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  1. I loved this story Jojo. And to hear of another person who had read Enid Blyton was most reassuring. I still remember being really scared by events in those books, even if the events resolved themselves fairly quickly. I remember the parrot saying “Fusty, musty, dusty” in the old castle. I still say that to this day! Boy, you sure lived it up in your school. I was a complete goody-goody. But my spunkier sister, Janet, managed to tie the music teacher to the piano with a couple of friends, before she converted to catholicism and became a saint.

    • Enid Blyton was a fixture in our lives, Sally, and throughout the former Empire. Perhaps not so much in America? I still remember reading about the “potted meat sandwiches” her children used to eat on picnics, wondering what potted meat was and thinking how delicious it sounded. Now I look back on it, it was probably something akin to Spam!
      Actually, we were very well-behaved children by today’s standards. It’s just that there were so many rules at boarding school that one could hardly breathe without breaking at least some of them.

  2. Josna tai- This was such a lovely read and brought back pleasant memmories! 🙂
    You would be plesantly surprised to know that Enid Blytons were very popular when I was a kid too.. some of the high-demand books in our school library. Although, I think I will always hold it against her that all of the food goodies that she wrote about “tasted” so much better in her books than when I tried them almost 10 years later! Ginger ale being one of the worst let downs 😦

    Never having studied in a boarding school myself, I always fantasized about secret passages and hidding places where we “could” have midnight treats, just like you did! Im glad I know someone real who had an Enid Blyton experience 🙂

    Hope you are doing fine- I will call you sometime.
    take care!

    • Mayuri, Next time you come, I will get some delicious, all-natural Jamaican ginger beer (not ginger ale) for you. It is a bit of an acquired taste, but I love it. I think that is what EB was talking about in all those descriptions of the children’s picnics.
      In EB books, boarding school is made to sound like more fun than it actually was–particularly in England, where many children were sent away at too young an age, and were miserable and seriously mistreated. My school in Darj., though, had an enlightened leadership and was a warm and friendly place, at least for me. I have a lot of fond memories of it, and fast friendships to this day.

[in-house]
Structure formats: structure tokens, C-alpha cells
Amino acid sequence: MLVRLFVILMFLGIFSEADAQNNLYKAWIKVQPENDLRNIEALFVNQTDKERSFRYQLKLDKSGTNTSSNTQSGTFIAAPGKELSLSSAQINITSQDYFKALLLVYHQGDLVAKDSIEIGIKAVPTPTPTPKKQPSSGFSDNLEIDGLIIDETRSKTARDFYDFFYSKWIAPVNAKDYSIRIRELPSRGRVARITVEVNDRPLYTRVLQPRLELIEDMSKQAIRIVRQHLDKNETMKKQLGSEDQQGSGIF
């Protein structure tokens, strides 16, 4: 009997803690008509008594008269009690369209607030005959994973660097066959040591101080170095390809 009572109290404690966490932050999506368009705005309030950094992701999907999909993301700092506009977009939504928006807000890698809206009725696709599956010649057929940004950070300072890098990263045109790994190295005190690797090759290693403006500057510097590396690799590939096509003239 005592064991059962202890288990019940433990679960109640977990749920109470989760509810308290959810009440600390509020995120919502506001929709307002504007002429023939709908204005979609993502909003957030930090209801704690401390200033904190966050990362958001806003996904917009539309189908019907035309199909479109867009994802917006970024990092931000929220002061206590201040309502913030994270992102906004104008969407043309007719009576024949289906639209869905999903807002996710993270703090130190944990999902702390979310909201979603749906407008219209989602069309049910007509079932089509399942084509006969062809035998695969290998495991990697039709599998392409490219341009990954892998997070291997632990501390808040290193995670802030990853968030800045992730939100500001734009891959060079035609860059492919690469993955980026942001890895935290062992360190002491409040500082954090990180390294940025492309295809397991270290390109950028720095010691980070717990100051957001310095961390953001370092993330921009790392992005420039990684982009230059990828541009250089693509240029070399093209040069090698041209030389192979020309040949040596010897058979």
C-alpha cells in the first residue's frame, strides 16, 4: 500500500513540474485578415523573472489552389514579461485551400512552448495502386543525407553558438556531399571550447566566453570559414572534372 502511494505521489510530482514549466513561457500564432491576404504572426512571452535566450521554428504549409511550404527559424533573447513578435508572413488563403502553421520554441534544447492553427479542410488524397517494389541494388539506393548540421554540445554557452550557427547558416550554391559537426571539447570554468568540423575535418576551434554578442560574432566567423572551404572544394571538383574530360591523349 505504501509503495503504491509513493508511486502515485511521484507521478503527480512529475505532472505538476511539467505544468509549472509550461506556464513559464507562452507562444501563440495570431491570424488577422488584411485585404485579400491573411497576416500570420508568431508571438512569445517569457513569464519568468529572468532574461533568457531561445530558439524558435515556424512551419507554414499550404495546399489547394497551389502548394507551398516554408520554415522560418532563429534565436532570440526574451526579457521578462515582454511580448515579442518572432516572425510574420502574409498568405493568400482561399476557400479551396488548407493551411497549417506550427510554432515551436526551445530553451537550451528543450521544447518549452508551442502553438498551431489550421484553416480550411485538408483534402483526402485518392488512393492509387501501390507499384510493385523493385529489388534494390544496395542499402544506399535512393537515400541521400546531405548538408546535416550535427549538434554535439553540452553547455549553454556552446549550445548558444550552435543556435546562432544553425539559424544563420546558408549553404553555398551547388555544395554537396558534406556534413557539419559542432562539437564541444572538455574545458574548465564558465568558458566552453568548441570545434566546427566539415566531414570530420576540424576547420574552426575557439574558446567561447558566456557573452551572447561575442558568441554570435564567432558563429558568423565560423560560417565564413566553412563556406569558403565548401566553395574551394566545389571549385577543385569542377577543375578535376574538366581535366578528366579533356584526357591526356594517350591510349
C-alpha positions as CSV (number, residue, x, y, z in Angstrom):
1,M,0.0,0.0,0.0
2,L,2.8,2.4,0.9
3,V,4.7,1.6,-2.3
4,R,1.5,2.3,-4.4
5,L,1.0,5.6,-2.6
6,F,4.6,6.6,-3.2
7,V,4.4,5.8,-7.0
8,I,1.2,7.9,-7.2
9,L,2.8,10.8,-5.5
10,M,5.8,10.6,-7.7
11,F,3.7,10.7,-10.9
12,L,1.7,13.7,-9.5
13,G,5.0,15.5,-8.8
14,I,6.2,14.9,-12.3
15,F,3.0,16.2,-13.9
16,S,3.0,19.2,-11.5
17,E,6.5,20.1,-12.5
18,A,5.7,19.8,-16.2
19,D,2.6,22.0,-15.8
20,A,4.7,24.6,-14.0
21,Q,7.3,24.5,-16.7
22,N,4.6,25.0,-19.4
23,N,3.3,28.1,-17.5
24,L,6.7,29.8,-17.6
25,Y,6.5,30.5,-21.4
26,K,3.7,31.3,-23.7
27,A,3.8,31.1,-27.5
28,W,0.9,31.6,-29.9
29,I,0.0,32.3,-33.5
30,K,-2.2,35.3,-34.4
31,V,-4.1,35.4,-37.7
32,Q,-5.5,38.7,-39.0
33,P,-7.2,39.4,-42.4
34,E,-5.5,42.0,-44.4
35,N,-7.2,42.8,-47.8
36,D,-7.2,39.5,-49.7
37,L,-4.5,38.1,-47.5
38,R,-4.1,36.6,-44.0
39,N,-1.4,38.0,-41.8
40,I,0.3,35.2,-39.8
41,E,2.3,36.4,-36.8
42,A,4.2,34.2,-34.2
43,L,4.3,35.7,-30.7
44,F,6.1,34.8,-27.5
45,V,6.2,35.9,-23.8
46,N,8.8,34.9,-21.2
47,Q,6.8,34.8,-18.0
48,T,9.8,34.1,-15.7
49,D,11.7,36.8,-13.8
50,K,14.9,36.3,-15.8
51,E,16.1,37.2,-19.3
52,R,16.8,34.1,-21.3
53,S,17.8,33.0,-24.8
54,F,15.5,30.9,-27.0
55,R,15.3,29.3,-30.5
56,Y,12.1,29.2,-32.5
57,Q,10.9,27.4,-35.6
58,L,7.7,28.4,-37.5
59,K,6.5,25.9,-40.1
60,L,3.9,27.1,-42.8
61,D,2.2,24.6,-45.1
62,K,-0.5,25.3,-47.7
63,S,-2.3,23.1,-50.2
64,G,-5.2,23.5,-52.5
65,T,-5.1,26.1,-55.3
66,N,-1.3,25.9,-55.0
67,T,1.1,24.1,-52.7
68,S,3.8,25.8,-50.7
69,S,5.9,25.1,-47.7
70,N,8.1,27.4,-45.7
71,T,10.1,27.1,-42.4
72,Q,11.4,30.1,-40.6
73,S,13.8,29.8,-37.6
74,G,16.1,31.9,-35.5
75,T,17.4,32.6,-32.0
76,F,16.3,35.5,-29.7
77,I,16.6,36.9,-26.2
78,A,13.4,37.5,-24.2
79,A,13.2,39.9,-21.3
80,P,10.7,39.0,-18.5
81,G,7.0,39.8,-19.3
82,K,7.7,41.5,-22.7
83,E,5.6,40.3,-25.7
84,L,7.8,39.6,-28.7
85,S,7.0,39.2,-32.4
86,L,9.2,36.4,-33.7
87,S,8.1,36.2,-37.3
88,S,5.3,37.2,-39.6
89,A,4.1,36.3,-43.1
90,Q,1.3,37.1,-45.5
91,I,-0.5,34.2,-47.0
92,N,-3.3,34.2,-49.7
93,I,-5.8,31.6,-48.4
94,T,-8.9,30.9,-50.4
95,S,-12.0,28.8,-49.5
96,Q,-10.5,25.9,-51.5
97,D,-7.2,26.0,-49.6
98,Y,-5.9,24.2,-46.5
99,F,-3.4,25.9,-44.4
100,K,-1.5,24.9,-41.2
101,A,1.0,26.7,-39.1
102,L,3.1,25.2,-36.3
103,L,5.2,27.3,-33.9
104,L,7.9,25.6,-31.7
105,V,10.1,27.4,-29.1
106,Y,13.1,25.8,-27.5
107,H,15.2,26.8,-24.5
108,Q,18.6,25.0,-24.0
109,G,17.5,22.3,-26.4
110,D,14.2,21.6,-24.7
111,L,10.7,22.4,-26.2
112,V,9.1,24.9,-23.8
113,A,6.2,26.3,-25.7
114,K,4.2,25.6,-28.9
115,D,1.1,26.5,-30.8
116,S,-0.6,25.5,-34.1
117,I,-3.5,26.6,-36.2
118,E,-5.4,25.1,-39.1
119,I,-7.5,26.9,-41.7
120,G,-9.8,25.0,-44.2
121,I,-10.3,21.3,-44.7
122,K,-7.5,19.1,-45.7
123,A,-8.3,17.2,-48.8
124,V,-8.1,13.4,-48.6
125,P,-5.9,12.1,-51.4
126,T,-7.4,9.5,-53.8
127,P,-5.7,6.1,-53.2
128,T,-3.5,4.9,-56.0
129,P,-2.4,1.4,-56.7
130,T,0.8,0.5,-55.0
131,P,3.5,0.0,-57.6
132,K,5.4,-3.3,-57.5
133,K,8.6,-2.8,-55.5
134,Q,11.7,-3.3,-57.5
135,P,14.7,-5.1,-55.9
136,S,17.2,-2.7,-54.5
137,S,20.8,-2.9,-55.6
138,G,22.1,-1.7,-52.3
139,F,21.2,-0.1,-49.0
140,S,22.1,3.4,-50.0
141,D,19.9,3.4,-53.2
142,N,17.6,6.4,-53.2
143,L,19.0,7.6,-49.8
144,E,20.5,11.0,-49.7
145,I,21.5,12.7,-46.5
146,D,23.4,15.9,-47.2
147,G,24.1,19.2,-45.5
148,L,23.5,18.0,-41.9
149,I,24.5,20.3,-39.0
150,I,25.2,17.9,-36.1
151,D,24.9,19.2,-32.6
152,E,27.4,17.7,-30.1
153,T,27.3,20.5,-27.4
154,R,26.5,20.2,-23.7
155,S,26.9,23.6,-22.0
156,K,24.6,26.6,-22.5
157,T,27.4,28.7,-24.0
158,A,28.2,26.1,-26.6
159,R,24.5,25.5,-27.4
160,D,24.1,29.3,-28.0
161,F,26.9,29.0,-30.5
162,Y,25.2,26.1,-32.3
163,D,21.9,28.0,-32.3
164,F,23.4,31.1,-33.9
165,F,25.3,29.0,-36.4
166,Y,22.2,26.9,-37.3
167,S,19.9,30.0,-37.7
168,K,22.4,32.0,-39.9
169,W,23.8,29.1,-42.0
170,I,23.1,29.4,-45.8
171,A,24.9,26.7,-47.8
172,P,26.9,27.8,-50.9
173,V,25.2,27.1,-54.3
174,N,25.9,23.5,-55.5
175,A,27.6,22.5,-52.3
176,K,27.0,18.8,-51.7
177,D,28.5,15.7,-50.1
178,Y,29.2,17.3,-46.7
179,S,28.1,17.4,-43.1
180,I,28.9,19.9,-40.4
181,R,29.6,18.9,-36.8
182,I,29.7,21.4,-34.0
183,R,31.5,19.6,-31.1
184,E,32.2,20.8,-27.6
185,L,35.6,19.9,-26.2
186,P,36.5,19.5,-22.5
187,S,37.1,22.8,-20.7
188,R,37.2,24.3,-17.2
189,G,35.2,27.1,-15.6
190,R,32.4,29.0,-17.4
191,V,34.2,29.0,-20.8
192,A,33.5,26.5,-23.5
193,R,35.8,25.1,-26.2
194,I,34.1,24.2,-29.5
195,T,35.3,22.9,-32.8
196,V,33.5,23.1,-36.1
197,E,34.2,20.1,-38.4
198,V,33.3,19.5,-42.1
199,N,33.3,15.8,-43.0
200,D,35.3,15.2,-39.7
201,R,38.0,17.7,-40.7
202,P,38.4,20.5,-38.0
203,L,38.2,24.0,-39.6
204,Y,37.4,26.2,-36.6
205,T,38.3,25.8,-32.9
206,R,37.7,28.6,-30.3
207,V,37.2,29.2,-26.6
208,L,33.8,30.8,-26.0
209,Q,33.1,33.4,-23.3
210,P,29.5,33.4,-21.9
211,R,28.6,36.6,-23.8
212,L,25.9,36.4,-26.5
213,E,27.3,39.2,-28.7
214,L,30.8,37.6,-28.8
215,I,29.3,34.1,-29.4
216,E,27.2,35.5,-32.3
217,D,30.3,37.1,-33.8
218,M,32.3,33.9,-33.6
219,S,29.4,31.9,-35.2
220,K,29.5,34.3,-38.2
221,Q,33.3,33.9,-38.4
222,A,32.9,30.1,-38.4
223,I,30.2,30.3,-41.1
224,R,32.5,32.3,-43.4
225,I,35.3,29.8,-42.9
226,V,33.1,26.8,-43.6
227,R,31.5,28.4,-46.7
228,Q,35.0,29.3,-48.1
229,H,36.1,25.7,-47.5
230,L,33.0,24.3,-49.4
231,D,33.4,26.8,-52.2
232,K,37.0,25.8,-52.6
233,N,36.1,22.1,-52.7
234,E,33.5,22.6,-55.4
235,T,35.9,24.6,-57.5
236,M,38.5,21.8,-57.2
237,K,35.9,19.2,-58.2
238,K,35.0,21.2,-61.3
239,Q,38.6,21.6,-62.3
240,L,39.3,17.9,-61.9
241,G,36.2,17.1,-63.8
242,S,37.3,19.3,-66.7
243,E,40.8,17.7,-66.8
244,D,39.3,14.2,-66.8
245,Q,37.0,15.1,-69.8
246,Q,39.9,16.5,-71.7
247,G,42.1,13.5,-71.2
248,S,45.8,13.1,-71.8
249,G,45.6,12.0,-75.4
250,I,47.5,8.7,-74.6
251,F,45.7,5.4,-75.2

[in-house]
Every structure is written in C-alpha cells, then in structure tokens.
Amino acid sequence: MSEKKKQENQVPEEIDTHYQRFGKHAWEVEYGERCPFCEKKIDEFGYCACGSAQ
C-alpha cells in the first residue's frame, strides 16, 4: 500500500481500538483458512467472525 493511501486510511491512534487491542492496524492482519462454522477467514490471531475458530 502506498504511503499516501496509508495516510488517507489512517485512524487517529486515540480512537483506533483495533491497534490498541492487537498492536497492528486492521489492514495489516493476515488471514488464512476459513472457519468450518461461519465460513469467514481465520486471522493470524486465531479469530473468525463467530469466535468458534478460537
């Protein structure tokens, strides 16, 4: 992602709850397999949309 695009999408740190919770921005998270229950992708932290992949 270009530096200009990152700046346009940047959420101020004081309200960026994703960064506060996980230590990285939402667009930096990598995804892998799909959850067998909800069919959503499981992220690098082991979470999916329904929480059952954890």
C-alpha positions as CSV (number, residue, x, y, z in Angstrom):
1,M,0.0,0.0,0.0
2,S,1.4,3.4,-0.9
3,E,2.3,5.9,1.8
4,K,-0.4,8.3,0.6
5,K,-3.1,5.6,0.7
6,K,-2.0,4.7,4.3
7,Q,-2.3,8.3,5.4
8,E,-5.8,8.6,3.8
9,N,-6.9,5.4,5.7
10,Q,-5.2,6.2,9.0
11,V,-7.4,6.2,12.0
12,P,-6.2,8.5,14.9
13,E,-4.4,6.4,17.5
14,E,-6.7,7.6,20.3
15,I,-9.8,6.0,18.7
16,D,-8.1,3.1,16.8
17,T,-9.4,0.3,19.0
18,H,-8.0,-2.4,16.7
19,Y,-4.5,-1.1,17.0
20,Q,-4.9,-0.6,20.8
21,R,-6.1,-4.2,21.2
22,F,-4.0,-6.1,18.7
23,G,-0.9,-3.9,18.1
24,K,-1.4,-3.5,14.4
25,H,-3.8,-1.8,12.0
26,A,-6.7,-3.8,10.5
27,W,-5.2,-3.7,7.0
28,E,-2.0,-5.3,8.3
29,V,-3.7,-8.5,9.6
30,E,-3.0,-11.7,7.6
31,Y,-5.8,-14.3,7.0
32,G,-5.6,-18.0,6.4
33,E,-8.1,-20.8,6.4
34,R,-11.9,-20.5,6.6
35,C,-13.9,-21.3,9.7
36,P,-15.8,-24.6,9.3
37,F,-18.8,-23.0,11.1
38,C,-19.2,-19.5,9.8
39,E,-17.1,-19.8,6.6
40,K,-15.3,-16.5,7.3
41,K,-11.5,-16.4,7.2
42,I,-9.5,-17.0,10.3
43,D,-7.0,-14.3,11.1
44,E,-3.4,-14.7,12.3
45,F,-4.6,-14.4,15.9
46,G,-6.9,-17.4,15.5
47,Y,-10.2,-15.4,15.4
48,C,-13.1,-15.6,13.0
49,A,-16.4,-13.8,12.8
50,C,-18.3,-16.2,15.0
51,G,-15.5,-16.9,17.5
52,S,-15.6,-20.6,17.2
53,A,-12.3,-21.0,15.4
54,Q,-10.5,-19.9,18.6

3. Josna, now I really caught the bug of reading all your wonderful, short “memoirs”! I love them all.

    I have never read Enid Blyton, but now I will look for her books.

    “Hidden Places” reminds me of a series of books by John D. Fitzgerald, “The Great Brain”, that I read to my kids as bedtime stories. It takes place in a small town in Utah in the late 1890’s, about a Catholic family in a town of 90+% Mormons. The voice is one of the boys in the family(who has a penchant for swindling his brothers and friends.) There are several adventures in the Catholic boarding school in Salt Lake City that the boy and his brothers attend.

    • Thank you, Anna. I’m enjoying writing them, and went into withdrawal after deciding that I didn’t have time and needed to slow down. I never read The Great Brain to Nikhil–would like to check it out. Catholic boarding school—hmm; mine was run by Baptist missionaries, mostly from Australia and New Zealand, but most of the students were either Hindu or Buddhist. We had many interesting discussions.

      Enid Blyton was always rather a guilty pleasure, because it was considered trashy by the authorities (certainly not “good” literature) and was politically incorrect as well. Her books were banned in my school library in Greece because apparently her vocabulary was incredibly low–just a few hundred words used over and over again. This didn’t prevent us reading her, though, mostly because her books were all about children having adventures without adults around and they sparked our imaginations. The world she evoked was entirely unlike our own; the children were upper-middle-class English and the politics was conservative, even reactionary, but we didn’t notice that at the time–or perhaps we identified with them out of a desire to be them. They were very popular around the former British Empire, partly, I suspect, because they evoked an idealized world of English culture and privilege that readers vicariously participated in.